The Evolution Kettlebell Groundwork DVD presents a new paradigm in kettlebell training. The program will help you build a repertoire of movement skills beyond the foundational lifts that are commonly taught in KB certifications. When you have mastered the basics and are left looking for something that will expose and destroy any weaknesses your previous training program left behind it is time to experience Evolution Kettlebell Groundwork!
A bluesman from Chicago who doesn't perform any covers is a rarity indeed, but John Grimaldi, aka Studebaker John, has stuck to his guns throughout his career, and this 2001 release is a good indication why. While his melodies are serviceable, the guitarist/harpist/singer writes sharp, smart lyrics that are far more provocative than what most contemporary bluesmen churn out. Add tough vocals that place him between Darrell Nulisch and Stevie Ray Vaughan and a sizzling attack that never seems phoned in for a 50-minute set, and you wonder what more it would take for this gutsy, obviously inspired bluesman to get traction, even in a market saturated by talented players. Along with his other talents, Grimaldi also produced this disc, and the stripped-down yet full sound is raw and driven yet accessible. Songs such as the opening "Burned by Love" and "Rich Man" boast melodies that are far more creative and dramatically arranged than the genre exercises most bluesmen work in. He blows serious Little Walter-inspired amplified harp on the "Juke"-styled instrumental "Harpology," and the driving Bo Diddley beat of "Nothing Comes Easy" pushes this disc into the red zone. The slow, sexy grind of "Lock & Chain" gives Grimaldi a chance to display his impressive vocals and a slide guitar tone with Elmore James nuances.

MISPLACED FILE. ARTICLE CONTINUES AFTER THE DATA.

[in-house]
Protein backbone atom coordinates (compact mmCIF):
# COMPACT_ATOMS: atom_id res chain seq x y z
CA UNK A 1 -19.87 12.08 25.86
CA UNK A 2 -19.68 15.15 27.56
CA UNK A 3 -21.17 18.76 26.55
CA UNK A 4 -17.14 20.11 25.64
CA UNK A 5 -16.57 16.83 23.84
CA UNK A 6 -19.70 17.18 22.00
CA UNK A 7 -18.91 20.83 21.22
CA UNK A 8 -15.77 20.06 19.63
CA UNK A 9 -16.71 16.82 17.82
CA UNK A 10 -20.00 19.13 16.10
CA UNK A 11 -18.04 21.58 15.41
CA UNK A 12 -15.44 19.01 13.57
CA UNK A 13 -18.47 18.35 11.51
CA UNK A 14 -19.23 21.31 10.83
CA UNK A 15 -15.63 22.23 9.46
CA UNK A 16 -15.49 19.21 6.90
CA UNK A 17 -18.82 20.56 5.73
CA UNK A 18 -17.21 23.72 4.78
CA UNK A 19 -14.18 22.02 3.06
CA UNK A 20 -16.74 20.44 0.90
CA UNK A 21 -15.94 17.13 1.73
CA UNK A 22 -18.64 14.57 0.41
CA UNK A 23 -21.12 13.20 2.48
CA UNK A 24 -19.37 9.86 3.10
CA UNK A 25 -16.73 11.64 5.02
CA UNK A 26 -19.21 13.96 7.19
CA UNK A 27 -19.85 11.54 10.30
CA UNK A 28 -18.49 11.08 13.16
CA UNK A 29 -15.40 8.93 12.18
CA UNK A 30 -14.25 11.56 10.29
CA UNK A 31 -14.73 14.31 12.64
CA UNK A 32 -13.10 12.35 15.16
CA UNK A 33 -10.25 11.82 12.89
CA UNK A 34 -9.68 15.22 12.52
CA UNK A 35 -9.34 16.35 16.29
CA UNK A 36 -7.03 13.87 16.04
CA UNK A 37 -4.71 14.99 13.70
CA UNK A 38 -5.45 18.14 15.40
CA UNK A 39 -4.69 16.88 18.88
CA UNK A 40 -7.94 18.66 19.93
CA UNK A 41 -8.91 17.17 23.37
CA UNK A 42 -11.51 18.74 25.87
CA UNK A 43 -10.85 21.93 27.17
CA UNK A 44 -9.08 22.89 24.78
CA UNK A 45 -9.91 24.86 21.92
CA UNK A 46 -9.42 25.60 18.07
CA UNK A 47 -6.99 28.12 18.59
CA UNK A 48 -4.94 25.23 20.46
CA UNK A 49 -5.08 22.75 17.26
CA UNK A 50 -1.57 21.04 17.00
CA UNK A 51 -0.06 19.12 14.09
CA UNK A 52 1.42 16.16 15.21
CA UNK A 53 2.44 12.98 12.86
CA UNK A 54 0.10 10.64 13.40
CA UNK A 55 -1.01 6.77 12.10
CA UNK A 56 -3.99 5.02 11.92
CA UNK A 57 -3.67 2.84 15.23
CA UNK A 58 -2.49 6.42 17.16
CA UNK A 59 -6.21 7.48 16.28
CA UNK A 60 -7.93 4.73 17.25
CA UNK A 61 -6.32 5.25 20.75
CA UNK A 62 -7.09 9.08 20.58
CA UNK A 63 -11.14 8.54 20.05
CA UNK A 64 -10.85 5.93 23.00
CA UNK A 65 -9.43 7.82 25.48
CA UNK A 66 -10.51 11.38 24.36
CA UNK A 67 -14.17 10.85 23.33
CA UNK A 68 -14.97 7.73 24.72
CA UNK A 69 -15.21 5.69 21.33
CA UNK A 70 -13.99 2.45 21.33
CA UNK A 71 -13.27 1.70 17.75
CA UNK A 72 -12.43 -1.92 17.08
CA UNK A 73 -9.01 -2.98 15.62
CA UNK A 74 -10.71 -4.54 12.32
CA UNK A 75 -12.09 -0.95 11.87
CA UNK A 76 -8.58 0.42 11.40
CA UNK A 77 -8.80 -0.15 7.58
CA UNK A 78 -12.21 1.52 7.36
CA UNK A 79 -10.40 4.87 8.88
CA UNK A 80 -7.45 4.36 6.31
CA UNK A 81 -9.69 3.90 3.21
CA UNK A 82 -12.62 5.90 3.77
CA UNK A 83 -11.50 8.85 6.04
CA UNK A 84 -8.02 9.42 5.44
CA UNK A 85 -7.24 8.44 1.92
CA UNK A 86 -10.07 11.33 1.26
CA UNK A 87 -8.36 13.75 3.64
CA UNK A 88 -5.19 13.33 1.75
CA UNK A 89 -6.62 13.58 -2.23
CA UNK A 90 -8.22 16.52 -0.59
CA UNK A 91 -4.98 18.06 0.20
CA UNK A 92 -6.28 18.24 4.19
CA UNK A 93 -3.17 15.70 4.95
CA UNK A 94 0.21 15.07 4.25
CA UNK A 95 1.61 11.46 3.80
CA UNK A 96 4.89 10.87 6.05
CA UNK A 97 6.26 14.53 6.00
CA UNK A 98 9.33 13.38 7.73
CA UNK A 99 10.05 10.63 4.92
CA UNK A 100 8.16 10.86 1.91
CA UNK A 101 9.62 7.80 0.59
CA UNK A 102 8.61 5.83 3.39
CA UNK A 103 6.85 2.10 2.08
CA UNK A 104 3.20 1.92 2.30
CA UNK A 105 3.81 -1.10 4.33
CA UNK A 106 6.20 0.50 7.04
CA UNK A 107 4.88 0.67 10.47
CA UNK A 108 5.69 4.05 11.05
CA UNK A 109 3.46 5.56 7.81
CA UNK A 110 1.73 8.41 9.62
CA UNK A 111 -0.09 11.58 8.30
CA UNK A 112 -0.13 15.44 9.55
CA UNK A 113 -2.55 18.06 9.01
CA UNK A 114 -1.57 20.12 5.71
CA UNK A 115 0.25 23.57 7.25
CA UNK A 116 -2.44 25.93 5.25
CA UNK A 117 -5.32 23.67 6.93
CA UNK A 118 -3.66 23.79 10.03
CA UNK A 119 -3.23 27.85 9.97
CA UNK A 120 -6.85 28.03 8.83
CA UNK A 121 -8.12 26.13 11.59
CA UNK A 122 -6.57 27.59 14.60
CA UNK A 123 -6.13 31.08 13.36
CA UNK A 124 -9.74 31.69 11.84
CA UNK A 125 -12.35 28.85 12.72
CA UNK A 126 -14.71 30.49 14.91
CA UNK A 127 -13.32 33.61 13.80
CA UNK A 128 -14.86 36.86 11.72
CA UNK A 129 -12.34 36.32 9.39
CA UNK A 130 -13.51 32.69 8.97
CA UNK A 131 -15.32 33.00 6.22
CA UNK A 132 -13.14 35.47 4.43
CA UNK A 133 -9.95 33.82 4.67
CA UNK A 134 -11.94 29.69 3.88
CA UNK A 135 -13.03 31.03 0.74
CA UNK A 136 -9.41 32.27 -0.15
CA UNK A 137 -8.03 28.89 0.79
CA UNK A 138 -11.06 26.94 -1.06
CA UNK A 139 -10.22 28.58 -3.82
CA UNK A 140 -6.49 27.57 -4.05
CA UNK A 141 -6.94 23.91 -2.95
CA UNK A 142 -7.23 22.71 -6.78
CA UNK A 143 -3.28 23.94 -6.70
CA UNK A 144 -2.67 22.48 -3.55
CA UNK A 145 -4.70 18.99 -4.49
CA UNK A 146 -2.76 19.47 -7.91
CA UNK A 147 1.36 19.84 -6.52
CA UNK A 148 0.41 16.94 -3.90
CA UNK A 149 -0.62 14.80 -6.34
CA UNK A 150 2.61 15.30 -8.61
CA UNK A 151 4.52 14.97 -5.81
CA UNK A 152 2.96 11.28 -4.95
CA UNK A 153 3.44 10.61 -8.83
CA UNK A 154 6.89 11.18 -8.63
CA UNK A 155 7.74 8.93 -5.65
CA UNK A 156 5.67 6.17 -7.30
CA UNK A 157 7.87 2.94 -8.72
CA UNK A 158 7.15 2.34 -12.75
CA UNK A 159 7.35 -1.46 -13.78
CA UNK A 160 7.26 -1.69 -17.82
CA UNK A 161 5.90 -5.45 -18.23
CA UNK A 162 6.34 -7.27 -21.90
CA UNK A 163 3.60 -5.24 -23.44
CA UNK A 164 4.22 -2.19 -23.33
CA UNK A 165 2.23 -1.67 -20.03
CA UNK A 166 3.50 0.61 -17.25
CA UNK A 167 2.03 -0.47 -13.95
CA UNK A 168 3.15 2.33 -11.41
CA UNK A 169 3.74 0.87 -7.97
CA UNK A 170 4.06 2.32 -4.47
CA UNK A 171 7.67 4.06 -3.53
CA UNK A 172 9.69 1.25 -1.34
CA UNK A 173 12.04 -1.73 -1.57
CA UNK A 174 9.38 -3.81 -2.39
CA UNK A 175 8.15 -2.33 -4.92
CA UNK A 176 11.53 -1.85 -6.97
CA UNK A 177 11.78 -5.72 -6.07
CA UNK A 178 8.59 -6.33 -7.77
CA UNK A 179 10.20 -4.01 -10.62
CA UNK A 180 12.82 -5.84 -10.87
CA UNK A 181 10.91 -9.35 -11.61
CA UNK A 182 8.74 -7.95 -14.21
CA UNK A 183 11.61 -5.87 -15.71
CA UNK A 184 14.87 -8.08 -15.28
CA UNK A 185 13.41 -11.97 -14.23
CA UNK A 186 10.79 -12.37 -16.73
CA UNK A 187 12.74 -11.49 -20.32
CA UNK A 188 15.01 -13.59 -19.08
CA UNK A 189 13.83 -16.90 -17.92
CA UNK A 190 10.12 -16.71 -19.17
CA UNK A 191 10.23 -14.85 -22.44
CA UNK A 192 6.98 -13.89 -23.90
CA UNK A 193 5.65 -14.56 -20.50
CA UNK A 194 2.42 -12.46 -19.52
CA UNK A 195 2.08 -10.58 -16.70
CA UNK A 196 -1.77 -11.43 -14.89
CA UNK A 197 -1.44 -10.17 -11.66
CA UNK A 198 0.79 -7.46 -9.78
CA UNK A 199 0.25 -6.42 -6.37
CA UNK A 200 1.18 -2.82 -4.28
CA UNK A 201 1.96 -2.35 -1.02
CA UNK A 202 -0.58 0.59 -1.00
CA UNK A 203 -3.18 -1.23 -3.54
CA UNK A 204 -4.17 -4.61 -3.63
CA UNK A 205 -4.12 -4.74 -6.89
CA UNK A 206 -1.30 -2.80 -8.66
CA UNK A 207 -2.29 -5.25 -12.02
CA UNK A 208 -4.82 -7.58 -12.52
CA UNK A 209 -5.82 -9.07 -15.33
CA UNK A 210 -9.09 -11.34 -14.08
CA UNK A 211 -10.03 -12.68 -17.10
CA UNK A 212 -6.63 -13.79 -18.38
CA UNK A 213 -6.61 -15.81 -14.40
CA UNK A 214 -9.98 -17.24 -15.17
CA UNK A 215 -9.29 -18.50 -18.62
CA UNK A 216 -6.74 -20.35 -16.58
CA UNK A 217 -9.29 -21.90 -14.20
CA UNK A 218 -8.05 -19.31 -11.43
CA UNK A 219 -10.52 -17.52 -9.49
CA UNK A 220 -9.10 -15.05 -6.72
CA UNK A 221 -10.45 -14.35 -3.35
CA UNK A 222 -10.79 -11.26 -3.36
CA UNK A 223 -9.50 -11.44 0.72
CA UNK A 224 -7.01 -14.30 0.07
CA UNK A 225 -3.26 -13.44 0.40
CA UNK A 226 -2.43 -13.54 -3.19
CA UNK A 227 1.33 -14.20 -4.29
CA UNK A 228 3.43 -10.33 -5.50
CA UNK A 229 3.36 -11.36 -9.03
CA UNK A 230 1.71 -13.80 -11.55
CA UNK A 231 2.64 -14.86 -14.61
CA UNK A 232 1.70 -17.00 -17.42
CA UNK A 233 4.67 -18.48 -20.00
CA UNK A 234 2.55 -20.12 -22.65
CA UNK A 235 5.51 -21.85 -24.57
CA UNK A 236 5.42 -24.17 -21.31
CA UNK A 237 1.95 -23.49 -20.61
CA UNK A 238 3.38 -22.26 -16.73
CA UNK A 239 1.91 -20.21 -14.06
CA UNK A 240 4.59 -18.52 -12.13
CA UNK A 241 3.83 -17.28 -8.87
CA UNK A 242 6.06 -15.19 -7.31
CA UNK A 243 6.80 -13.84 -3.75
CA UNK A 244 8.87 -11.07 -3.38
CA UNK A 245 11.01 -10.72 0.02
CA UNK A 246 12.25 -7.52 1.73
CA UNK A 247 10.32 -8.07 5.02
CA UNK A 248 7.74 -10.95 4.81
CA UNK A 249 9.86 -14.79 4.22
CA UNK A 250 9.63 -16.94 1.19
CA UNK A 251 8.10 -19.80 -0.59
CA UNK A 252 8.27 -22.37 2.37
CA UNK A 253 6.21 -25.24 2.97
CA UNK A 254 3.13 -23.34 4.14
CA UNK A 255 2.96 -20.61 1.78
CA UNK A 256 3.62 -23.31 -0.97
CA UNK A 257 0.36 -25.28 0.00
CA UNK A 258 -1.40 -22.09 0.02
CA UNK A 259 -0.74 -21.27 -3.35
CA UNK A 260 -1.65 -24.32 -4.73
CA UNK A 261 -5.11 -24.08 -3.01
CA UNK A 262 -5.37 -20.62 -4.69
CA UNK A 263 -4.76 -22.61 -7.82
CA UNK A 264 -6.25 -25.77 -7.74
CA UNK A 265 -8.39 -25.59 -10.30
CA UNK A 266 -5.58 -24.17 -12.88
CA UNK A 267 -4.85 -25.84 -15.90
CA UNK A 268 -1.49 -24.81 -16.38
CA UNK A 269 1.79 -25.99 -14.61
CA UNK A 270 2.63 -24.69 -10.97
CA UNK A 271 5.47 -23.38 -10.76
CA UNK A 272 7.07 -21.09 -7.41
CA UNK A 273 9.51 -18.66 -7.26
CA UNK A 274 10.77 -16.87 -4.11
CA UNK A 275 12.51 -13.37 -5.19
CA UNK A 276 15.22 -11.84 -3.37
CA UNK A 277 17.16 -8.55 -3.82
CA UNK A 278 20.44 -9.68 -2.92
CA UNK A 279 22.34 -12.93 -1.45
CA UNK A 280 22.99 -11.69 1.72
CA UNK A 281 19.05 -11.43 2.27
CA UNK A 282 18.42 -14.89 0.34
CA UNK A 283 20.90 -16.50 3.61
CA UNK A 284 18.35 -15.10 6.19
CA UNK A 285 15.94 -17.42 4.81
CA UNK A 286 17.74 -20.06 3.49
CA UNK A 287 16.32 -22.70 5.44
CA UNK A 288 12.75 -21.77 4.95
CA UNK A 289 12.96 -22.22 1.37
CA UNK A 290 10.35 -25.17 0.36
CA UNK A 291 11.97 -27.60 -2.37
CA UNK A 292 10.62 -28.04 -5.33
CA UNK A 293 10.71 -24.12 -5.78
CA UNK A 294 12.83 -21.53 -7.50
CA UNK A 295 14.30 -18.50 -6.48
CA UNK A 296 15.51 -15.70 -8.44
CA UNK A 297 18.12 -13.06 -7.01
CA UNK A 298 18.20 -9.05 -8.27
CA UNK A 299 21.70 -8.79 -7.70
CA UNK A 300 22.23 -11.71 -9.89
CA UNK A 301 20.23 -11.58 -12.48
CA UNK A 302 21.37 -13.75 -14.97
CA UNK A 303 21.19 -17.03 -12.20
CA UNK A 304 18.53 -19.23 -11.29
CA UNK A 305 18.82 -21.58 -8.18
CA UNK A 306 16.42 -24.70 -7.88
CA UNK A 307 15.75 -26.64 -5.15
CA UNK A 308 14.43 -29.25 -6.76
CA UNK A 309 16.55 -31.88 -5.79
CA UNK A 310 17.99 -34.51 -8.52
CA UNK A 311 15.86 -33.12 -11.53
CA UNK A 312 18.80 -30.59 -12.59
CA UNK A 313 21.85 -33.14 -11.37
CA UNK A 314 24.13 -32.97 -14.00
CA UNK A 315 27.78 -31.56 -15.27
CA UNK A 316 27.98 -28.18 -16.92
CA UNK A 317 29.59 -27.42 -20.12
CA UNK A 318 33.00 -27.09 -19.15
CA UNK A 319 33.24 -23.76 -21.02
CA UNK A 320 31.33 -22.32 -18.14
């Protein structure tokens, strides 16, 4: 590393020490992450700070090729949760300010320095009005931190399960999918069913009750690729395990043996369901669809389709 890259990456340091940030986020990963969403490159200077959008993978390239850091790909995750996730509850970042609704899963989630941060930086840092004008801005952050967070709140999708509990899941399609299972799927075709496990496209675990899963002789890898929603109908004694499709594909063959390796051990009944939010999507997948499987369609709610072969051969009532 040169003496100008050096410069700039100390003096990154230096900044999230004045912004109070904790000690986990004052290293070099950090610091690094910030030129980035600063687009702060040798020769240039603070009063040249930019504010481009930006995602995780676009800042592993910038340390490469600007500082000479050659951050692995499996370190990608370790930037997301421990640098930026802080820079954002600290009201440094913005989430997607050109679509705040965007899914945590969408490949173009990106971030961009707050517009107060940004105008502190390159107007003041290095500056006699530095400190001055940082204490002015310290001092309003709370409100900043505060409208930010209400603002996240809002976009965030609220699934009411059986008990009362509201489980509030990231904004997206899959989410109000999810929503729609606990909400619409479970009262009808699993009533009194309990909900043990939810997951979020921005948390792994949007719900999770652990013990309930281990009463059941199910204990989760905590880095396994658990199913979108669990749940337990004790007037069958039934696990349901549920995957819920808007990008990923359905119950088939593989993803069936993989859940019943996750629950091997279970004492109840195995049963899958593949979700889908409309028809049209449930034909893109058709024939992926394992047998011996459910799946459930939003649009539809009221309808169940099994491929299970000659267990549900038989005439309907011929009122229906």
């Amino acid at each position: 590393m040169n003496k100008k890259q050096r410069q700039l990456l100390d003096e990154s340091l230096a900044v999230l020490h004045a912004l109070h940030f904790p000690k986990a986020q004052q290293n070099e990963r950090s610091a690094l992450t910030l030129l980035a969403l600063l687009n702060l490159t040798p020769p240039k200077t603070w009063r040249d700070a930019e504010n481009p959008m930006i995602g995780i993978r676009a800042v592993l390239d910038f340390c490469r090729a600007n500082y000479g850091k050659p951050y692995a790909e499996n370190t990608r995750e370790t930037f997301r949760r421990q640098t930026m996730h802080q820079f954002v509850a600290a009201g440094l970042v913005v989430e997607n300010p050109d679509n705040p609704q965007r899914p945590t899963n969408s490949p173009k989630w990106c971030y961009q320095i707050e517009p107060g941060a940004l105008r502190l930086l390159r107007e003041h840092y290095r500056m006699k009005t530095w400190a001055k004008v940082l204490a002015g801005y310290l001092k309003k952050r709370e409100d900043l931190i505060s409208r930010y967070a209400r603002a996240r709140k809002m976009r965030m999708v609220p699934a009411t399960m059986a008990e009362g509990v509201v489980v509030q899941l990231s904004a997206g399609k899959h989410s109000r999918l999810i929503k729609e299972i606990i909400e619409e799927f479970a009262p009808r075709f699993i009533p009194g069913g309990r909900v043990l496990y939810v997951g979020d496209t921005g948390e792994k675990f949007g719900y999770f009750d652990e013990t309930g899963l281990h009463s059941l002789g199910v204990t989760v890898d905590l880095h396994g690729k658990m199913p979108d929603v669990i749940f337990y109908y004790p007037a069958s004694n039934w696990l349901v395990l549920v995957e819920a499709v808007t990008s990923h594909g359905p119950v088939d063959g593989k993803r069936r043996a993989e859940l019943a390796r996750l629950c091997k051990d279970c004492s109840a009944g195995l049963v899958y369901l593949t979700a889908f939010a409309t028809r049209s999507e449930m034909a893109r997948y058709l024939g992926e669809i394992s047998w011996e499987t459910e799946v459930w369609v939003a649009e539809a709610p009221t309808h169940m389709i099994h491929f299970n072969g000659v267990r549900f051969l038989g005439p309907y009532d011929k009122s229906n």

CD and Two-LP set, featuring guests like Jerry Douglas and Sam Bush, arrives April 21st for Record Store Day.
Sweet, smooth, and soulfully beautiful work from John Klemmer – not as all-out cosmic or trippy as some of his earlier albums for ABC, but with some really nice moments! Klemmer's really got the power of his horn in firm control here – playing with that Eddie Harris-schooled use of economy and tone – coming across with an approach that's subtle, but effective, and more deeply soulful than you might expect. Backings are by a small group on most tracks – and include keyboards from Milcho Leviev and drums by Harvey Mason. Klemmer plays a bit of echoplex and phaser alongside his usual tenor, and a few numbers are slightly sweetened by strings – but that's never a problem where Klemmer's concerned!